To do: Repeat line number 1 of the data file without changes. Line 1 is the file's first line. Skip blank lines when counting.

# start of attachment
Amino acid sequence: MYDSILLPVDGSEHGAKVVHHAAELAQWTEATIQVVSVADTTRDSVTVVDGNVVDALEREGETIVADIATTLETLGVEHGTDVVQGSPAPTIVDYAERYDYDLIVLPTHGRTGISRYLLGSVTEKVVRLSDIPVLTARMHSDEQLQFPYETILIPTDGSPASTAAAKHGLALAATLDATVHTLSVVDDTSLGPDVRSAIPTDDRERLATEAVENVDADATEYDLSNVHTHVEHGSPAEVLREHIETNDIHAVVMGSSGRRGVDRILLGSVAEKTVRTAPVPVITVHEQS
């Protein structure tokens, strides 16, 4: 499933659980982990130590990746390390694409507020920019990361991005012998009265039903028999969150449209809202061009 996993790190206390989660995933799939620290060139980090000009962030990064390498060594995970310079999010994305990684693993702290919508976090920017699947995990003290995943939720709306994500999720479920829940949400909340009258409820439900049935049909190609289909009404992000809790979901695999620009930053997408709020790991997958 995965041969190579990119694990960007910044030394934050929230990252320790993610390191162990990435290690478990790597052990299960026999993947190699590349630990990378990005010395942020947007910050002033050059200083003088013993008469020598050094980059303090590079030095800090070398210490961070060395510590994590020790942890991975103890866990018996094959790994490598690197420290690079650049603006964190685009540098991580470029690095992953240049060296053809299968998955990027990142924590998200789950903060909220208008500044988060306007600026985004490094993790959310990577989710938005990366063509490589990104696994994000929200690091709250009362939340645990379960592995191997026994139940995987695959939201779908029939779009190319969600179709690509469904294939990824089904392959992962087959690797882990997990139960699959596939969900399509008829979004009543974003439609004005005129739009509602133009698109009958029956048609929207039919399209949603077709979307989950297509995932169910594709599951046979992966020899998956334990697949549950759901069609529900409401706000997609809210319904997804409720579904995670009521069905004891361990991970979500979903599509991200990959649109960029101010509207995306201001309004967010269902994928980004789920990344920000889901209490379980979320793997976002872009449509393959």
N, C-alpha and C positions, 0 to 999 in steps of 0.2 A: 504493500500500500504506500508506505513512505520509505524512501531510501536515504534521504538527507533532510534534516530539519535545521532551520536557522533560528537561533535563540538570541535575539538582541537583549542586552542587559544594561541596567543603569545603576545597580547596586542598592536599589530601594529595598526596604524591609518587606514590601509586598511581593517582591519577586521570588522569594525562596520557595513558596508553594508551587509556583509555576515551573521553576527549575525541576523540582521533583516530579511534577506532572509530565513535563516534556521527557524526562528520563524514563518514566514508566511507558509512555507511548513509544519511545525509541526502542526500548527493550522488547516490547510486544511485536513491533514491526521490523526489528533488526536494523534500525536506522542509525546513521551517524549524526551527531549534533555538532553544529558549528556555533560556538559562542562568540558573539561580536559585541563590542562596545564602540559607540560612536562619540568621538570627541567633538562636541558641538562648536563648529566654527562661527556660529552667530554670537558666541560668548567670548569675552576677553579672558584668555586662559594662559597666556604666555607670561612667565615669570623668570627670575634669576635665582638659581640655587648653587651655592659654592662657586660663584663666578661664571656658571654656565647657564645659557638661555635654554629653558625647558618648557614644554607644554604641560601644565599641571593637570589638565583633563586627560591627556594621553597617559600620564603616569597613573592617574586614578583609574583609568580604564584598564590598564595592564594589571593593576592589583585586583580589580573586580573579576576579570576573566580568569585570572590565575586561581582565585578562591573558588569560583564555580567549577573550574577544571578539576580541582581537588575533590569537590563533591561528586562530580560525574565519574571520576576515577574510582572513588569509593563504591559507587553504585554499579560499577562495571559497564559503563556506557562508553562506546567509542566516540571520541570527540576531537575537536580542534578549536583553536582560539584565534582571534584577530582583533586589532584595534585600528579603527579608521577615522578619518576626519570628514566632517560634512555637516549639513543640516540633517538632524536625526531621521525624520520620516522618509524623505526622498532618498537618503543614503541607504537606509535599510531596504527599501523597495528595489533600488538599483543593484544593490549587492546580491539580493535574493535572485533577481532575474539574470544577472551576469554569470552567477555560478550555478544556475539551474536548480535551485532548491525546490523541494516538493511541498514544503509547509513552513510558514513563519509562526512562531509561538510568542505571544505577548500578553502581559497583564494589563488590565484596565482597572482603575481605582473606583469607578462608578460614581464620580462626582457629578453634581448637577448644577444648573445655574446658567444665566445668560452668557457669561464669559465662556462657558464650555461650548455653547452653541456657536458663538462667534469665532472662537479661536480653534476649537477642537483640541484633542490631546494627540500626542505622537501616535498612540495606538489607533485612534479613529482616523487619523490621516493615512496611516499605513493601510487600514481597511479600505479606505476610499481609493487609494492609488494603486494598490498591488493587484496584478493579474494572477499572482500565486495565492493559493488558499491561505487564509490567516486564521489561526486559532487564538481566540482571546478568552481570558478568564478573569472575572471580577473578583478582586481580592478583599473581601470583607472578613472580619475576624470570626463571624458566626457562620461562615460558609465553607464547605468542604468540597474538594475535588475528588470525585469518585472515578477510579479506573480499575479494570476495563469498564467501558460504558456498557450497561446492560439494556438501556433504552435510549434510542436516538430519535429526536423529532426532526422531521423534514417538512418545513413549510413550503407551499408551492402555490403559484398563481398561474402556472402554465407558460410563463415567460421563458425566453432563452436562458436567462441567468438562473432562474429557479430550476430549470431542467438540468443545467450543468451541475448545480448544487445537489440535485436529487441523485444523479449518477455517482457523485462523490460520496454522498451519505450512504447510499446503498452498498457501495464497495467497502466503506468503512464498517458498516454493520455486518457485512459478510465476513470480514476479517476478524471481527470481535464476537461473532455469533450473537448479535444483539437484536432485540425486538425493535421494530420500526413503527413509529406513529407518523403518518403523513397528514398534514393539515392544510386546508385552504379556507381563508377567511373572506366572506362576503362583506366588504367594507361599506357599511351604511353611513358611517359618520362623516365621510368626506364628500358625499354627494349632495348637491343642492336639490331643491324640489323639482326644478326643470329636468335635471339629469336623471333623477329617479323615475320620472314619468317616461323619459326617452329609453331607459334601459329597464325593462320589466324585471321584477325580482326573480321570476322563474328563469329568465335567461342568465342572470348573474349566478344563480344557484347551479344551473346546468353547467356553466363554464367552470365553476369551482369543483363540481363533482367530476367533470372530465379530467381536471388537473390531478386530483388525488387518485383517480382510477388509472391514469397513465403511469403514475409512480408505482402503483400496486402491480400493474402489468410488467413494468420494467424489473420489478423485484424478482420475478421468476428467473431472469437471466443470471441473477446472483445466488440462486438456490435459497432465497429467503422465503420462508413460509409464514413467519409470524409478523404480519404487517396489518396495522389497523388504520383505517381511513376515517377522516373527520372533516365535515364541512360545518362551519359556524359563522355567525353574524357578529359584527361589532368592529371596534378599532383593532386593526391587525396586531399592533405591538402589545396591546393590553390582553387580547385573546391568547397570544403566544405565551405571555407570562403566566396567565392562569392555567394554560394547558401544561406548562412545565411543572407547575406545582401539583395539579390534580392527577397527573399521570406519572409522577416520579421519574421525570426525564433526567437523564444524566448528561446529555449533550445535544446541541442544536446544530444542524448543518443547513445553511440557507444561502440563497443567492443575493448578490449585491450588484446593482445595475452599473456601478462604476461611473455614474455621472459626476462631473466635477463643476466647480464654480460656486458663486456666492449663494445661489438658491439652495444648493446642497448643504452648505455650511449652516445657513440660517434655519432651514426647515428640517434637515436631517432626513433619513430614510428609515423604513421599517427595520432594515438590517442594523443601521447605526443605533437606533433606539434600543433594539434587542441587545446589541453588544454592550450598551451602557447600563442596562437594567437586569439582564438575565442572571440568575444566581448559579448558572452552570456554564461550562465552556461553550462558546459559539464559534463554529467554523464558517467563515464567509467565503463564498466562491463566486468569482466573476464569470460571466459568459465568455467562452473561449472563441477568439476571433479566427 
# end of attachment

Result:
Amino acid sequence: MYDSILLPVDGSEHGAKVVHHAAELAQWTEATIQVVSVADTTRDSVTVVDGNVVDALEREGETIVADIATTLETLGVEHGTDVVQGSPAPTIVDYAERYDYDLIVLPTHGRTGISRYLLGSVTEKVVRLSDIPVLTARMHSDEQLQFPYETILIPTDGSPASTAAAKHGLALAATLDATVHTLSVVDDTSLGPDVRSAIPTDDRERLATEAVENVDADATEYDLSNVHTHVEHGSPAEVLREHIETNDIHAVVMGSSGRRGVDRILLGSVAEKTVRTAPVPVITVHEQS